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Best Business Books 2004: Governance

Next Steps for Boardroom Reform

The start of the 21st century was not a good time for chief executives. In less than a year, from 2001 to 2002, more than a quarter of the largest American corporations experienced downturns in current or projected revenues, which prompted their stock prices to drop from the $50 range to $1 or less. In the last quarter of 2001, Enron, until then America's fifth-largest corporation, lost 99 percent of its value. All too often, managers tried to stave off disaster with misleading or even fraudulent financial reports.

Small wonder that CEOs came to rank in public opinion only a notch above used-car salesmen. Many CEOs are now more self-conscious about the public's distrust of them. The vogue of the 1990s, the hero-boss, has given way to a fashion of chief executive officers who exhibit humility and straight dealing.

But how to ensure that there are no more Enrons, WorldComs, or Tycos? In the past year or so, several books have appeared with advice to offer, from people with a broad range of experience. They agree, for the most part, that the responsibility for corporate rectitude rests with boards of directors. And collectively, they suggest that the conduct of corporations depends, ultimately, more on character and teamwork than on regulation and legislation. But each offers a different viewpoint on the most contentious question in the current U.S. debate on boardroom governance: Whether the role of chairman and CEO must be split between two individuals.

Two of the books are by people who have run sizable businesses, one on either side of the Atlantic. Bill George, the former CEO of Medtronic Inc., having made a success of this big medical technology company (and acquired the splendidly titled role of Executive in Residence at Yale University), has written Authentic Leadership: Rediscovering the Secrets to Creating Lasting Value (Jossey-Bass, 2003). Sir Adrian Cadbury, author of Corporate Governance and Chairmanship: A Personal View (Oxford University Press, 2002), also made a success of his time at the family confectionery firm. One of his retirement jobs was chairing a committee on corporate governance whose code of best practices, published in 1992, has been the basis for corporate governance reforms in Britain over the past decade.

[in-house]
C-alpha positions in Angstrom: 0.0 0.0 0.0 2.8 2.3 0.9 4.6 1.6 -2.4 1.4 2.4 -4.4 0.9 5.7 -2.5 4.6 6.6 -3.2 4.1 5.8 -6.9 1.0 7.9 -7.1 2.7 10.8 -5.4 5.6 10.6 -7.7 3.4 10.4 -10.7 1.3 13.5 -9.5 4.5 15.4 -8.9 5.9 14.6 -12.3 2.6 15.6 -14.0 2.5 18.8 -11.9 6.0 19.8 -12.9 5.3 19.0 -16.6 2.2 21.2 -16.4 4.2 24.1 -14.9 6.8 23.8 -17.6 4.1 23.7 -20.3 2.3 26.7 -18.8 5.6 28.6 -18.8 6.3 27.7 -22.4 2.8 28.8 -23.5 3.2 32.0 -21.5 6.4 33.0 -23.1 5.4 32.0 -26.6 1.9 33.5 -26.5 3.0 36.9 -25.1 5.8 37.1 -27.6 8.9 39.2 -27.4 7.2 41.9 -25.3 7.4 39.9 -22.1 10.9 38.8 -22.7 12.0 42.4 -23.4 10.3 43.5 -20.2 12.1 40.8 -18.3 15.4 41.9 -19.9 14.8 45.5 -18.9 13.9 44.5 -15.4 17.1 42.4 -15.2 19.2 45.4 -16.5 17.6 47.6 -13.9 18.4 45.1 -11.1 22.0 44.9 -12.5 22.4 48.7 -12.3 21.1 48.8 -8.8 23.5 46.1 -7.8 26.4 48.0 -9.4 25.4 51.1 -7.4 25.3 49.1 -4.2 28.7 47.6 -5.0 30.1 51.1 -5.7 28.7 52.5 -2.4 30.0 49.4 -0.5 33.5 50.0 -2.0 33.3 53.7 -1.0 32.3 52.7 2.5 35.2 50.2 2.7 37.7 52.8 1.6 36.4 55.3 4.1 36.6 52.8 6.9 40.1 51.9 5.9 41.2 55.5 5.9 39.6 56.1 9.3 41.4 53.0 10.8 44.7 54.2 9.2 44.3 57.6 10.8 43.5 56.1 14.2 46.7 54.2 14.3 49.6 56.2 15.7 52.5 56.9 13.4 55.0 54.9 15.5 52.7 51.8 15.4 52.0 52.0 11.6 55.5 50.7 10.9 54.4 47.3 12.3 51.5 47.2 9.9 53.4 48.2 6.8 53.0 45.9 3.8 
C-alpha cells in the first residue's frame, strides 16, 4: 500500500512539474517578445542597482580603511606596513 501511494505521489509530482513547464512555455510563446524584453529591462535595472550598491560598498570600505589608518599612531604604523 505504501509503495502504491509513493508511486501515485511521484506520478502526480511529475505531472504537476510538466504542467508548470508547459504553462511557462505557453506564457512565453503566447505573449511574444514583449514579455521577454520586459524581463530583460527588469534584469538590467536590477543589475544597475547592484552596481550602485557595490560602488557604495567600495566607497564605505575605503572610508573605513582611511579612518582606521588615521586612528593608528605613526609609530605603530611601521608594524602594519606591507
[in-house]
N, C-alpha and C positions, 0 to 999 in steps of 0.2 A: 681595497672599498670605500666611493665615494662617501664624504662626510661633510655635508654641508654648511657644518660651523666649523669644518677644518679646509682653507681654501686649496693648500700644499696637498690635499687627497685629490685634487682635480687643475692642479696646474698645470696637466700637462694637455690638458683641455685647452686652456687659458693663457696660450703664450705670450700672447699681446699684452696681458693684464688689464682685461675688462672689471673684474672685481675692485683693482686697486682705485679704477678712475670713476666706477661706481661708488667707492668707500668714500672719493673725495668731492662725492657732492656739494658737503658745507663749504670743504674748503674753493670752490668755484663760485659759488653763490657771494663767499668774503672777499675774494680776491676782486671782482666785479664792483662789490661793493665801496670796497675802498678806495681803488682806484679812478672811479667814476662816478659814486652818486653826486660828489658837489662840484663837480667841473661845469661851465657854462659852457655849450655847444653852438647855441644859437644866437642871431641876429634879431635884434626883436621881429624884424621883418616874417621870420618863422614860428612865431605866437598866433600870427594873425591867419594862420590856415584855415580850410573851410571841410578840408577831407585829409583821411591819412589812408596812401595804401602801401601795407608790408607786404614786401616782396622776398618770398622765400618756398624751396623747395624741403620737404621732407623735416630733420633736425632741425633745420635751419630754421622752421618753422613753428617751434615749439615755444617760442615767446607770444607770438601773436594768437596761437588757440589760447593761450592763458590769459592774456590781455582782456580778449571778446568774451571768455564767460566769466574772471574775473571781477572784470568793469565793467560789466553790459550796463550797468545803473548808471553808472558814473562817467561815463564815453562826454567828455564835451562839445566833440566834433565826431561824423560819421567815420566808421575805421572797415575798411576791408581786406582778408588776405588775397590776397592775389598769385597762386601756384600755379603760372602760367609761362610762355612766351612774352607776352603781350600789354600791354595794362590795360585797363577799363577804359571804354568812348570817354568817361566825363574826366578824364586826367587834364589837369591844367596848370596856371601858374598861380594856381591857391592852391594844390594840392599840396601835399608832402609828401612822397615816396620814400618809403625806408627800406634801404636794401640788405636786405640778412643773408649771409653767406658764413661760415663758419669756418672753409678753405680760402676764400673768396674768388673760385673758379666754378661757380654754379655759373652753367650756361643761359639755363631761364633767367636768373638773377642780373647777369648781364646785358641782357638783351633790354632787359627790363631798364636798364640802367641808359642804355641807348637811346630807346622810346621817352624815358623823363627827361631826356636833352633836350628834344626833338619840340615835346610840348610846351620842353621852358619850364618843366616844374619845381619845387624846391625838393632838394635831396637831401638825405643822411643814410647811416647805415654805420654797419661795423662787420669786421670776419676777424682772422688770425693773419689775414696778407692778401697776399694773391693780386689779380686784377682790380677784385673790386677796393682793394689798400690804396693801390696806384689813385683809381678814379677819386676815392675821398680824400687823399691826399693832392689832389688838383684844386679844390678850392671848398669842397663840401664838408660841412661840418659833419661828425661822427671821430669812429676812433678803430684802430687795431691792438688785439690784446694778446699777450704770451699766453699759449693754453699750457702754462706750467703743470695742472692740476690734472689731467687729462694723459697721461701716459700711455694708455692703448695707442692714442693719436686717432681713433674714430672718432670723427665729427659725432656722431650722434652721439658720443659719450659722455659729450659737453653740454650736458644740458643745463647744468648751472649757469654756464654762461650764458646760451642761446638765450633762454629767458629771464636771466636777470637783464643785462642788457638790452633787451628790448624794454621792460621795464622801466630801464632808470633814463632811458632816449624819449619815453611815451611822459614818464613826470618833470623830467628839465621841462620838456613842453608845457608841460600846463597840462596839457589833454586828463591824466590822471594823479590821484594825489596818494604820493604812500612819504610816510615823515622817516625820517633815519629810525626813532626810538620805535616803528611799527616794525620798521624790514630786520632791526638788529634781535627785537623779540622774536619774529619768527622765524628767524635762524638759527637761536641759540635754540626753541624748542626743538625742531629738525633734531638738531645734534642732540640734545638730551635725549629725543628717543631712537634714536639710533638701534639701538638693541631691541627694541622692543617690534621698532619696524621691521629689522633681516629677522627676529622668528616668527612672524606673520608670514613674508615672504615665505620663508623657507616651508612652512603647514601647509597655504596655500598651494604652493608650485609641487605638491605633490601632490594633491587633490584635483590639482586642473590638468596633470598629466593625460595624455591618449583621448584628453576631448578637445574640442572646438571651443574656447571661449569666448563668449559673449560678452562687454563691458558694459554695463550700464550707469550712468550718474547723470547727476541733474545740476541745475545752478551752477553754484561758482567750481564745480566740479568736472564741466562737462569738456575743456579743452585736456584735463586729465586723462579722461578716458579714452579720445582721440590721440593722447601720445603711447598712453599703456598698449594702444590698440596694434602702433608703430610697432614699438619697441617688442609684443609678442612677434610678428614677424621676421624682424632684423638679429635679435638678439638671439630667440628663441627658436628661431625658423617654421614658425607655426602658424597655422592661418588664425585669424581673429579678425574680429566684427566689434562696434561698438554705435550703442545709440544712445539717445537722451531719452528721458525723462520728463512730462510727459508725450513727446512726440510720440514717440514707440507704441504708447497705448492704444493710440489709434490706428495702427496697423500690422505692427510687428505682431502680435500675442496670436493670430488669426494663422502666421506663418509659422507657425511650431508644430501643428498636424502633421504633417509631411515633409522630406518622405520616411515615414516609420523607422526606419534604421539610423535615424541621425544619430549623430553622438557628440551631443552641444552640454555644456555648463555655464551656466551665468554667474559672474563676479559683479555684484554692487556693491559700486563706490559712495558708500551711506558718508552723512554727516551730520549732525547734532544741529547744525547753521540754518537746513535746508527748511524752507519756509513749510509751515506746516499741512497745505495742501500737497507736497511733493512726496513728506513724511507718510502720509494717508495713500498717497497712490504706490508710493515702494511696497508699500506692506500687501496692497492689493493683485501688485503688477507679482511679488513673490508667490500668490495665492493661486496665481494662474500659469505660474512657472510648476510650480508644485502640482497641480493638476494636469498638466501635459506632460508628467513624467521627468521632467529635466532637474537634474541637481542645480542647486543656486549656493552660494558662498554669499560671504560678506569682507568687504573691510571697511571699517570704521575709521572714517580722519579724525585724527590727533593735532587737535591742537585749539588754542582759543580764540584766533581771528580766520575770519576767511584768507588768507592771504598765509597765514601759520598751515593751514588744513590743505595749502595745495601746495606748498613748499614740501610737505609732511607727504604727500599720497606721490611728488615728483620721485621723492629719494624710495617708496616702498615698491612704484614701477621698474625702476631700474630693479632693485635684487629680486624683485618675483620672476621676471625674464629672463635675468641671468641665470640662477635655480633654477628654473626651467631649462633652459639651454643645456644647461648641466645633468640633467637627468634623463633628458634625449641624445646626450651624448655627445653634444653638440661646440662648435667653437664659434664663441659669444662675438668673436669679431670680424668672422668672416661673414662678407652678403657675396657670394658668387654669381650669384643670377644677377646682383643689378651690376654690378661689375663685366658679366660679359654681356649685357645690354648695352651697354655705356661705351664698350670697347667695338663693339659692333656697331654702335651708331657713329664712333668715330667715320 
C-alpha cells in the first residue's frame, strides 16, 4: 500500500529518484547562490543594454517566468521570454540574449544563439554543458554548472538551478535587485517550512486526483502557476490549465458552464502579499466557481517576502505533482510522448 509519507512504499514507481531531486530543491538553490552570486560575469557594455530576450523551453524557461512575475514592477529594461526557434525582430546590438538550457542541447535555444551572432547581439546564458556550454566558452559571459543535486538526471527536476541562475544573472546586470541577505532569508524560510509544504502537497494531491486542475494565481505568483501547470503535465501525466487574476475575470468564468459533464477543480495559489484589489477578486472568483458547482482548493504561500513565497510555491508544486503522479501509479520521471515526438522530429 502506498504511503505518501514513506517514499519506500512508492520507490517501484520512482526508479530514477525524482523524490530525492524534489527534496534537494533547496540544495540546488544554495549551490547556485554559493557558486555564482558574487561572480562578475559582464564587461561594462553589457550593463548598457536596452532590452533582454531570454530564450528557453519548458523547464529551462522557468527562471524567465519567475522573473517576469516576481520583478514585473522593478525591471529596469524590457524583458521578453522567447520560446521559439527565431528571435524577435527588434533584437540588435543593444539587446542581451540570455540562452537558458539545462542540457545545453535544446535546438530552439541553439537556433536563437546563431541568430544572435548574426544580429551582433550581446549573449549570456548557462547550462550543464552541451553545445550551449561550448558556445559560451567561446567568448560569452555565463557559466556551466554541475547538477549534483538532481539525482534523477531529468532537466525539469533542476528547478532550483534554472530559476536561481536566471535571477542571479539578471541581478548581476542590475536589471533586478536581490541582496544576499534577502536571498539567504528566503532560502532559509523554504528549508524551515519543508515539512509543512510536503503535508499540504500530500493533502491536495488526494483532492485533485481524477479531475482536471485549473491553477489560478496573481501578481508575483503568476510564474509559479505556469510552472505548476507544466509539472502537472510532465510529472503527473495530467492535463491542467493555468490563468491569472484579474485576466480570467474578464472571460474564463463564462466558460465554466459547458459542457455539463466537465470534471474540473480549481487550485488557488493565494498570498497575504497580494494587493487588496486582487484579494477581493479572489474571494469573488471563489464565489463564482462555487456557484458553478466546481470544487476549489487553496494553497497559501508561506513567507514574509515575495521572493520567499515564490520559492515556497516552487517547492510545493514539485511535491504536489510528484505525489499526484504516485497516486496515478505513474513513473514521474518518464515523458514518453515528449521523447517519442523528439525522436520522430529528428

Two other books are by specialists in corporate governance who have spent their careers moving in and out of boardrooms as advisors or as independent directors. Back to the Drawing Board: Designing Corporate Boards for a Complex World (Harvard Business School Press, 2004) -- s+b's choice for the best book in this category -- is by Colin B. Carter, a management consultant, and Jay W. Lorsch, a professor at Harvard Business School; The Recurrent Crisis in Corporate Governance (Palgrave Macmillan, 2004) is by Paul W. MacAvoy, a professor at the Yale School of Management, and Ira M. Millstein, a corporate lawyer.

Is "Buff" Enough?
The fifth book in this selection approaches governance from a different angle. In The Naked Corporation: How the Age of Transparency Will Revolutionize Business (Free Press, 2003), Canadian consultants Don Tapscott and David Ticoll attempt to unravel the impacts of information technology on society, the economy, and business. Their starting point is that "the crisis of 2002 was a crisis of disclosure and transparency" -- the worst on Wall Street since the crash of 1929. Their antidote: lots more transparency. "If you're going to be naked," they counsel, in a sentence that clearly delighted their publishers, "you'd better be buff!"

To describe the collapse of the dot-com bubble as a crisis of disclosure seems rather odd. True, there was dishonesty in some big companies (but in only a small minority: not at GE, say, or GM or Procter & Gamble or a host of other household names). And true, many investment bankers hyped shares of e-companies excessively, persuading the gullible and greedy that pewter was silver and brass was gold. But the stampede into dot-com shares was the sort of mass mania that happens once every two or three generations, with tulips or railways or radio, and would probably have occurred even if every dot-com company had been "buff."

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